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It was Alred who reminded Donald that of his 12 holes he played over par at the Masters, he bounced back with a birdie six times. Such data is now in a diary that Alred has asked Donald to keep. And it was Alred who, in an interview with the BBC last year, referred to Donald as an assassin on the golf course.

“It’s one shot, one opportunity and you need to hit right between the eyes because you don’t get a second chance,” Alred said.

Put it all together, and something is going very right for Donald.

“He has a lot of belief in what he’s doing and how he’s preparing,” Goss said.

Along the way, Donald has accepted that he will never be one of the game’s power hitters, and what he has is ample. It was after his 2006 season, when he played in the final group at a major for the first time, that he began chasing extra length.

“I thought to myself that I had to hit it further,” Donald said. “My coach never thought that. He thought I had enough in me. But week in and week out I was being outdriven, and all the bombers were winning, and I convinced myself I had to get longer. I think that’s part of the reason I got injured. It’s part of the reason my swing got in a place I didn’t like.”

Donald finally felt a pop in his wrist at the 2008 U.S. Open and wound up missing the second half of the season, along with the Ryder Cup at Valhalla. The upside to that: He still hasn’t played on a losing Ryder Cup team.

He was working his way back into shape when his best finish at a major in 2009 _ a tie for fifth at the British Open _ produced harsh criticism of his work ethic. An American writer, in a story published in a British newspaper, questioned his effort and motivation and referred to such players as having “Luke Donald Disease.”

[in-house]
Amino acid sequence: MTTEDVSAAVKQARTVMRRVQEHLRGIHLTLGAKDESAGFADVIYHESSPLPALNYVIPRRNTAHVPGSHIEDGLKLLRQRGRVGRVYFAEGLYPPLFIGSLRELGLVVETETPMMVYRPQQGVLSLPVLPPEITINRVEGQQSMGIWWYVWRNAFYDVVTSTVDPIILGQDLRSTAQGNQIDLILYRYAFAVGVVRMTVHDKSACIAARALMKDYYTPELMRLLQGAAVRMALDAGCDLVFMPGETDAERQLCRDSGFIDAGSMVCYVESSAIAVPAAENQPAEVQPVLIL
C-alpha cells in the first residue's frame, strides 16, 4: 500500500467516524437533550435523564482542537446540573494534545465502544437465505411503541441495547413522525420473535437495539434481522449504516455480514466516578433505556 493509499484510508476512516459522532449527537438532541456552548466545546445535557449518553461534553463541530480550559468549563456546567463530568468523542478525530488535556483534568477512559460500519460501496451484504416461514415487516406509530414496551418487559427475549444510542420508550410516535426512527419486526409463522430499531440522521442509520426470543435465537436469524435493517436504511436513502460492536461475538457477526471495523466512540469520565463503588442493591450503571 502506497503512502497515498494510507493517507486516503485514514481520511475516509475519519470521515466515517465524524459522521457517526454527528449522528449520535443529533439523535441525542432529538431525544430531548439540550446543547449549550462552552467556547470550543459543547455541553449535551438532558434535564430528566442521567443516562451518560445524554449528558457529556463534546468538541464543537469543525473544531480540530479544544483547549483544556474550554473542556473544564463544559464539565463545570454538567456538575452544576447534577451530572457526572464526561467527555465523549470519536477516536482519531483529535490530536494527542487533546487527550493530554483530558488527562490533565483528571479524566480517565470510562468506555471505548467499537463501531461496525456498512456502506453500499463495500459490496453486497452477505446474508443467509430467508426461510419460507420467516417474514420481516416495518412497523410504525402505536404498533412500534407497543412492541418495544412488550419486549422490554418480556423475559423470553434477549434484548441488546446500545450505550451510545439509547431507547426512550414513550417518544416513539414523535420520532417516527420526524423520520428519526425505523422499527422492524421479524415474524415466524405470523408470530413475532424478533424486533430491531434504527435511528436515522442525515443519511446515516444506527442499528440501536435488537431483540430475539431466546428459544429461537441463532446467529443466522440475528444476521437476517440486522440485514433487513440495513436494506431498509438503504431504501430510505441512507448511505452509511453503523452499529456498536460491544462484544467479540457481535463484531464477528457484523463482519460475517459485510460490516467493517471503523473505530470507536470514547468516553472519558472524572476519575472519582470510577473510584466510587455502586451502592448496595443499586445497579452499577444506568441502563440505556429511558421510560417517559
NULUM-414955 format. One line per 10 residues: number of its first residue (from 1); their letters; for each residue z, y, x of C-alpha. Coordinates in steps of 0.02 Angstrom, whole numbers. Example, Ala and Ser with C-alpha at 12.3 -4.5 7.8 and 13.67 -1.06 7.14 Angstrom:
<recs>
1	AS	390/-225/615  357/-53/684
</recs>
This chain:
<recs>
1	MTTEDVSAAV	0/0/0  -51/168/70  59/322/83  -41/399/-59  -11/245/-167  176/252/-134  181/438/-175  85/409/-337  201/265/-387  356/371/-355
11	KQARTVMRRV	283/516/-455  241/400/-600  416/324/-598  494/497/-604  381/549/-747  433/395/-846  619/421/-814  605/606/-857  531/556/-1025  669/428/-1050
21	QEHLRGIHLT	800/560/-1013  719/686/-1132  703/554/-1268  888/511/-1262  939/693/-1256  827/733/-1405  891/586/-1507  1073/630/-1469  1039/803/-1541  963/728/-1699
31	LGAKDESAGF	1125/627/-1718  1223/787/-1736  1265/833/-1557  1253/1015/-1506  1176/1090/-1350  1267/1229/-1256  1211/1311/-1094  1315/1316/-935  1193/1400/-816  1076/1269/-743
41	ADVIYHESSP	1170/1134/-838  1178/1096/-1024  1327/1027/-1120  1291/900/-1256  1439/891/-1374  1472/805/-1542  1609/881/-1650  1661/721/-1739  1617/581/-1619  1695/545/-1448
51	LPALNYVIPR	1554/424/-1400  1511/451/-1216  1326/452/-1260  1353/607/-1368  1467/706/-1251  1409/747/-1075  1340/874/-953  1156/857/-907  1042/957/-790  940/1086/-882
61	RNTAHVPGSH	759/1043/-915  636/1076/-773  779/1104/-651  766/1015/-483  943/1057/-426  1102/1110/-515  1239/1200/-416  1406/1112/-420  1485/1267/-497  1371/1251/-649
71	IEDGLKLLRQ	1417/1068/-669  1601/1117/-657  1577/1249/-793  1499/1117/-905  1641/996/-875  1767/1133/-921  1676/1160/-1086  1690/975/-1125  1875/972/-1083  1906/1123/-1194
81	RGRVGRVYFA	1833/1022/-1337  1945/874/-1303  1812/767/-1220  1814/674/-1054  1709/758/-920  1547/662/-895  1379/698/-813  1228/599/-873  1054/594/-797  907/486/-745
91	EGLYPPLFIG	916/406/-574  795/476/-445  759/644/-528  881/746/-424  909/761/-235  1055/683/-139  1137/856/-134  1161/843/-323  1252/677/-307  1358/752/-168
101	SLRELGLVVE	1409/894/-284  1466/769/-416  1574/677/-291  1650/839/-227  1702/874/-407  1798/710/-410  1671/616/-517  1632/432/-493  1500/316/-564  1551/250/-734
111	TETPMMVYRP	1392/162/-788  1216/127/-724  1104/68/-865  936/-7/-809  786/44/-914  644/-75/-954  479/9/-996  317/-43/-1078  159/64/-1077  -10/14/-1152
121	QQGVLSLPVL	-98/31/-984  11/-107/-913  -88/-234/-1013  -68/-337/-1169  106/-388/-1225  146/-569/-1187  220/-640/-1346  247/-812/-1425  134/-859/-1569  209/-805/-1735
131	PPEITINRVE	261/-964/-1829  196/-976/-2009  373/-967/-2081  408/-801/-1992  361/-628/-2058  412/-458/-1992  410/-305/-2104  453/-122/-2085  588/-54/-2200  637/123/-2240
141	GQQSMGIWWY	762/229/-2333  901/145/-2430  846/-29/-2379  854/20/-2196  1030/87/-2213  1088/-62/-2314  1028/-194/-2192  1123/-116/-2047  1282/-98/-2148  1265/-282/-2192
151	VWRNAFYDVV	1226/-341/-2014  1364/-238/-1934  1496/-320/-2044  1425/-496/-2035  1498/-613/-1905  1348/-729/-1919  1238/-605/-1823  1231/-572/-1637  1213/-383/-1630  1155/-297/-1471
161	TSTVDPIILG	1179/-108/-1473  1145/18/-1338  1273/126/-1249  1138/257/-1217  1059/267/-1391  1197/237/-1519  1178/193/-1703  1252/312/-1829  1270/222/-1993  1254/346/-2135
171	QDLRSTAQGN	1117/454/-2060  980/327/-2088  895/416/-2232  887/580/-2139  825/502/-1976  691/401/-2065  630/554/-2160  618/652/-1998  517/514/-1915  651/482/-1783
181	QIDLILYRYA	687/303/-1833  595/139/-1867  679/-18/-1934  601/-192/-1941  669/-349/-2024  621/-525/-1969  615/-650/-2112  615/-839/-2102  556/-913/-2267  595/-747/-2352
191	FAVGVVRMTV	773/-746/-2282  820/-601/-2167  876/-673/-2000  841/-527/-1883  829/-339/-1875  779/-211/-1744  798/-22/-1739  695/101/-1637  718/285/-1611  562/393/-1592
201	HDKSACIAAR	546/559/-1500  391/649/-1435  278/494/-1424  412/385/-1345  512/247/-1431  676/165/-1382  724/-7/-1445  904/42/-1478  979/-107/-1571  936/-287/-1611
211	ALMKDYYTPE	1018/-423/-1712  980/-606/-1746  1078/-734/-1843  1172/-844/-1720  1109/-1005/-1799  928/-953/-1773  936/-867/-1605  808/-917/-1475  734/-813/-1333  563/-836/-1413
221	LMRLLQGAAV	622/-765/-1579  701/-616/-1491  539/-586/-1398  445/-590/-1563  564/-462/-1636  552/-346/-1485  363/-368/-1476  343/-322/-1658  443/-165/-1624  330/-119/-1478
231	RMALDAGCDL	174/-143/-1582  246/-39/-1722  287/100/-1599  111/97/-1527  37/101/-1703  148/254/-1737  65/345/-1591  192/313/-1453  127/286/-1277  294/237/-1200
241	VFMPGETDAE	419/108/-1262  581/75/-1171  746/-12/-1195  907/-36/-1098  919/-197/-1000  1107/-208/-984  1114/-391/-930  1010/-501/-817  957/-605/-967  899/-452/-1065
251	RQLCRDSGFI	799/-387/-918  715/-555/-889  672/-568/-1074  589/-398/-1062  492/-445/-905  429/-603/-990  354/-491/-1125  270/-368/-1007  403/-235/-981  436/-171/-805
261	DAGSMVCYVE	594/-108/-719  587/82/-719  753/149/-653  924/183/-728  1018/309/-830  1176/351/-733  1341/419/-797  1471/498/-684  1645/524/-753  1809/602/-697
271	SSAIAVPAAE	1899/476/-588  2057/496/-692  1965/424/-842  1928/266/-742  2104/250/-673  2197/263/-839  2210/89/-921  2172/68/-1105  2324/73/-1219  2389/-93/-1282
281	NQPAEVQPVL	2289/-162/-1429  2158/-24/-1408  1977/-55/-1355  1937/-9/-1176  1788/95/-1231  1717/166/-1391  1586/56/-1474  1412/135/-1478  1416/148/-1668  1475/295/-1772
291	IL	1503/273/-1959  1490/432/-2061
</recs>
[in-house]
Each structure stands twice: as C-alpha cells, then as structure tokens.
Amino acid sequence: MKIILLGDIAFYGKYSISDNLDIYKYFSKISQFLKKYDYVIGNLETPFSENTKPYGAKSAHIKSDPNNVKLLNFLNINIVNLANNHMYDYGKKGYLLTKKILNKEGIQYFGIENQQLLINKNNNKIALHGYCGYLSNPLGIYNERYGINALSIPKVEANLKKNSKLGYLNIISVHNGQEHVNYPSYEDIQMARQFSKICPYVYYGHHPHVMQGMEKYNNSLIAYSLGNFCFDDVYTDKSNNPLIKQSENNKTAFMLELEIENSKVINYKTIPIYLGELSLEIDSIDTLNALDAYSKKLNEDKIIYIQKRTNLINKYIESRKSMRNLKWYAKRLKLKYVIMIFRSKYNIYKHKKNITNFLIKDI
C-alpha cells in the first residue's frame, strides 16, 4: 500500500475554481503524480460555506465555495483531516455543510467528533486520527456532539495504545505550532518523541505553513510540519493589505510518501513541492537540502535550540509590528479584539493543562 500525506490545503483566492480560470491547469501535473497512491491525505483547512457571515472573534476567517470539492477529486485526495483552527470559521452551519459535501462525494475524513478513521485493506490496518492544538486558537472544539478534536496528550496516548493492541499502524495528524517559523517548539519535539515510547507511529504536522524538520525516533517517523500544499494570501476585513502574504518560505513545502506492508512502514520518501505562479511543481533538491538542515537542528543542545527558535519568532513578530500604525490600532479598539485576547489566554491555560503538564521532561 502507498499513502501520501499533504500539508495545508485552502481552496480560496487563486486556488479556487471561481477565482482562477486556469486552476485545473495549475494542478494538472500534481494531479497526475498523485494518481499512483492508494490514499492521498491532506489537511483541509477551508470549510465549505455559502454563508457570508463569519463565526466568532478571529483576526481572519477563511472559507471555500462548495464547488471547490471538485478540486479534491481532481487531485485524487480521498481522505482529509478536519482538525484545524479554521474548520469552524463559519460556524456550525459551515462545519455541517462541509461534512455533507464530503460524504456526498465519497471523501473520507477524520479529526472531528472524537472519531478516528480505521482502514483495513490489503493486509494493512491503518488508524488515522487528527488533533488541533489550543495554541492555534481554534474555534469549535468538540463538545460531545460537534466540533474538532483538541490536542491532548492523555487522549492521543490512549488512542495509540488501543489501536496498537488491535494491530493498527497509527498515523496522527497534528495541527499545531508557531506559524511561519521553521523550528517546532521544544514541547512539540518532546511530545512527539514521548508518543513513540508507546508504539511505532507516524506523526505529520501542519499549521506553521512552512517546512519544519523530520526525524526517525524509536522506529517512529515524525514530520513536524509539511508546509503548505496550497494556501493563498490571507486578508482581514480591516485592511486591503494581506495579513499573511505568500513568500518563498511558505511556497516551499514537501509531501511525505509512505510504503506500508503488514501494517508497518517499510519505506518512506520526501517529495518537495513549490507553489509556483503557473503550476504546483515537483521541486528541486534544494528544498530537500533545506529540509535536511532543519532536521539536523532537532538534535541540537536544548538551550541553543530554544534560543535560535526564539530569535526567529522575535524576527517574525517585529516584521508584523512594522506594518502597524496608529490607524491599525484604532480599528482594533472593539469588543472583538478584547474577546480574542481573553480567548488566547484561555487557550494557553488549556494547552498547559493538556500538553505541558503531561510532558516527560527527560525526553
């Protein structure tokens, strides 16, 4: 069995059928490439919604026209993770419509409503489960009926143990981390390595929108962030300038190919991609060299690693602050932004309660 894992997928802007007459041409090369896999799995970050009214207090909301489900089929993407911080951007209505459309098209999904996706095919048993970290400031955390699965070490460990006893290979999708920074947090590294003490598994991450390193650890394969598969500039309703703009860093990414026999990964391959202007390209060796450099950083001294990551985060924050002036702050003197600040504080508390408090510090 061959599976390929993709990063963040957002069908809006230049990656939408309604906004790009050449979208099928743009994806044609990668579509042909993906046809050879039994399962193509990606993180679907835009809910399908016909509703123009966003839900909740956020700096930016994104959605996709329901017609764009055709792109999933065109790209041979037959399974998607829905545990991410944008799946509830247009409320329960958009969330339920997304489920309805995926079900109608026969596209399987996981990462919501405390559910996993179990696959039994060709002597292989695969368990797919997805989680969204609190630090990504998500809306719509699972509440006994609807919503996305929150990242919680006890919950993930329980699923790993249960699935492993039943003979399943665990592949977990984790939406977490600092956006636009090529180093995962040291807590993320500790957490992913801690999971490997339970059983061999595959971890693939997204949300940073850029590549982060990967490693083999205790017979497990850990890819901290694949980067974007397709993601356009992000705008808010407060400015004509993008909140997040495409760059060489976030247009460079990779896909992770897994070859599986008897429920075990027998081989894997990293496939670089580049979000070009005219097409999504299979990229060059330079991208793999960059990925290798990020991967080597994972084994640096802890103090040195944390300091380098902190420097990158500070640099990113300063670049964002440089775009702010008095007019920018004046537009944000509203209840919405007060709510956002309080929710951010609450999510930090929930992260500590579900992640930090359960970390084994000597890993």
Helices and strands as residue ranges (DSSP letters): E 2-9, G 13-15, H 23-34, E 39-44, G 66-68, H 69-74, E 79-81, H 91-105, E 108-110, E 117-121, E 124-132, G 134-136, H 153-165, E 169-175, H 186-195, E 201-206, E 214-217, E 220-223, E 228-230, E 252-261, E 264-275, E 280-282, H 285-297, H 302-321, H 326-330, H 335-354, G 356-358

“I can honestly tell you, it was the first time I saw the media affect him,” Goss said. “Most times with a negative article, he lets it pass in one ear and out the other. But this was a Sunday paper in London. He’s proud of his English heritage. And that stung. It was discouraging, because it couldn’t have been further from the truth.”

Donald has been working harder than ever, especially on his short game. He ranks No. 1 on the PGA Tour in scoring and putting, and he is No. 3 in scoring on par 5s, a testament to his wedge play.

“I think he’s probably the best in the world in the short game at the moment,” Martin Kaymer said after losing to Donald in the Match Play final. “I played with Phil Mickelson a few times and it is unbelievable. But what Luke is doing at the moment is a joke.”

If Donald had access to Twitter in Shanghai last year, when he tied for third in a World Golf Championship, he might have chuckled over a tweet from Joe Ogivlie, who was astonished to see him in contention so often.

“Does anyone know where I can get the ‘Luke Donald‘ disease?”

(This version CORRECTS spelling to Jonny)